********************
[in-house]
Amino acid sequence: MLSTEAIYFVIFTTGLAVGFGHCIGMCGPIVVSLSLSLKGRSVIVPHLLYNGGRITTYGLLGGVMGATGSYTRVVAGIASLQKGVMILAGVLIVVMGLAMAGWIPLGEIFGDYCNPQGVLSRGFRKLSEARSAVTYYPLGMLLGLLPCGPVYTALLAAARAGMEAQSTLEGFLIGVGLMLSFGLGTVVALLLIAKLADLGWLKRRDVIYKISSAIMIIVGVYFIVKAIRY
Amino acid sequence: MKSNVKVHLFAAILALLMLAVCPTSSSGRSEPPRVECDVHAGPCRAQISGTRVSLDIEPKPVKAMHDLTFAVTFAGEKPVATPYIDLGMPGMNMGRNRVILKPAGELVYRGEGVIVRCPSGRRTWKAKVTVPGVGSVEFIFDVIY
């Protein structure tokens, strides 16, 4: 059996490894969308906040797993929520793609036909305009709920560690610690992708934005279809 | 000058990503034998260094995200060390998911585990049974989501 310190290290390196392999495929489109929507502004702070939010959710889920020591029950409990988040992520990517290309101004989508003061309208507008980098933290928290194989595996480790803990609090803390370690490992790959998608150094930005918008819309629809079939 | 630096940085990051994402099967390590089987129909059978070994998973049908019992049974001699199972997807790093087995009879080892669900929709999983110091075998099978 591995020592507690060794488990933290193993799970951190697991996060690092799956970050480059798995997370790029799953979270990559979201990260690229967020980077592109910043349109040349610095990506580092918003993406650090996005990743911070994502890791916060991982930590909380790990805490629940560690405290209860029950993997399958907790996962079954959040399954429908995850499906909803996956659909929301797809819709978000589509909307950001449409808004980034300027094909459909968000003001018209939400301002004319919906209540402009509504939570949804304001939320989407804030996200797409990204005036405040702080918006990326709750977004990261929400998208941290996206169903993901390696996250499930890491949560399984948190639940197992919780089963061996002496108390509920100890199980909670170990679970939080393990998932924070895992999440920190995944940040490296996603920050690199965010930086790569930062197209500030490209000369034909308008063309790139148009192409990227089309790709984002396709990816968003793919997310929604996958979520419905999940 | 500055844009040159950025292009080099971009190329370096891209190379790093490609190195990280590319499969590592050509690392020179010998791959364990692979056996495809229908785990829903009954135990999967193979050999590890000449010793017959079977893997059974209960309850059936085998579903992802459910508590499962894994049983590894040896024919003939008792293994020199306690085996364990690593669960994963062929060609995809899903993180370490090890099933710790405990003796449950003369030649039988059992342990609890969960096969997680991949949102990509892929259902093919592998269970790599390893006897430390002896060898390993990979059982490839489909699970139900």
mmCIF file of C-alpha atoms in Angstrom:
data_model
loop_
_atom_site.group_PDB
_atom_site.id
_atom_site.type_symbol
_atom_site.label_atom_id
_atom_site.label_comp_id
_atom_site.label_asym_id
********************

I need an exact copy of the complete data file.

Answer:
[in-house]
Amino acid sequence: MLSTEAIYFVIFTTGLAVGFGHCIGMCGPIVVSLSLSLKGRSVIVPHLLYNGGRITTYGLLGGVMGATGSYTRVVAGIASLQKGVMILAGVLIVVMGLAMAGWIPLGEIFGDYCNPQGVLSRGFRKLSEARSAVTYYPLGMLLGLLPCGPVYTALLAAARAGMEAQSTLEGFLIGVGLMLSFGLGTVVALLLIAKLADLGWLKRRDVIYKISSAIMIIVGVYFIVKAIRY
Amino acid sequence: MKSNVKVHLFAAILALLMLAVCPTSSSGRSEPPRVECDVHAGPCRAQISGTRVSLDIEPKPVKAMHDLTFAVTFAGEKPVATPYIDLGMPGMNMGRNRVILKPAGELVYRGEGVIVRCPSGRRTWKAKVTVPGVGSVEFIFDVIY
């Protein structure tokens, strides 16, 4: 059996490894969308906040797993929520793609036909305009709920560690610690992708934005279809 | 000058990503034998260094995200060390998911585990049974989501 310190290290390196392999495929489109929507502004702070939010959710889920020591029950409990988040992520990517290309101004989508003061309208507008980098933290928290194989595996480790803990609090803390370690490992790959998608150094930005918008819309629809079939 | 630096940085990051994402099967390590089987129909059978070994998973049908019992049974001699199972997807790093087995009879080892669900929709999983110091075998099978 591995020592507690060794488990933290193993799970951190697991996060690092799956970050480059798995997370790029799953979270990559979201990260690229967020980077592109910043349109040349610095990506580092918003993406650090996005990743911070994502890791916060991982930590909380790990805490629940560690405290209860029950993997399958907790996962079954959040399954429908995850499906909803996956659909929301797809819709978000589509909307950001449409808004980034300027094909459909968000003001018209939400301002004319919906209540402009509504939570949804304001939320989407804030996200797409990204005036405040702080918006990326709750977004990261929400998208941290996206169903993901390696996250499930890491949560399984948190639940197992919780089963061996002496108390509920100890199980909670170990679970939080393990998932924070895992999440920190995944940040490296996603920050690199965010930086790569930062197209500030490209000369034909308008063309790139148009192409990227089309790709984002396709990816968003793919997310929604996958979520419905999940 | 500055844009040159950025292009080099971009190329370096891209190379790093490609190195990280590319499969590592050509690392020179010998791959364990692979056996495809229908785990829903009954135990999967193979050999590890000449010793017959079977893997059974209960309850059936085998579903992802459910508590499962894994049983590894040896024919003939008792293994020199306690085996364990690593669960994963062929060609995809899903993180370490090890099933710790405990003796449950003369030649039988059992342990609890969960096969997680991949949102990509892929259902093919592998269970790599390893006897430390002896060898390993990979059982490839489909699970139900």
mmCIF file of C-alpha atoms in Angstrom:
data_model
loop_
_atom_site.group_PDB
_atom_site.id
_atom_site.type_symbol
_atom_site.label_atom_id
_atom_site.label_comp_id
_atom_site.label_asym_id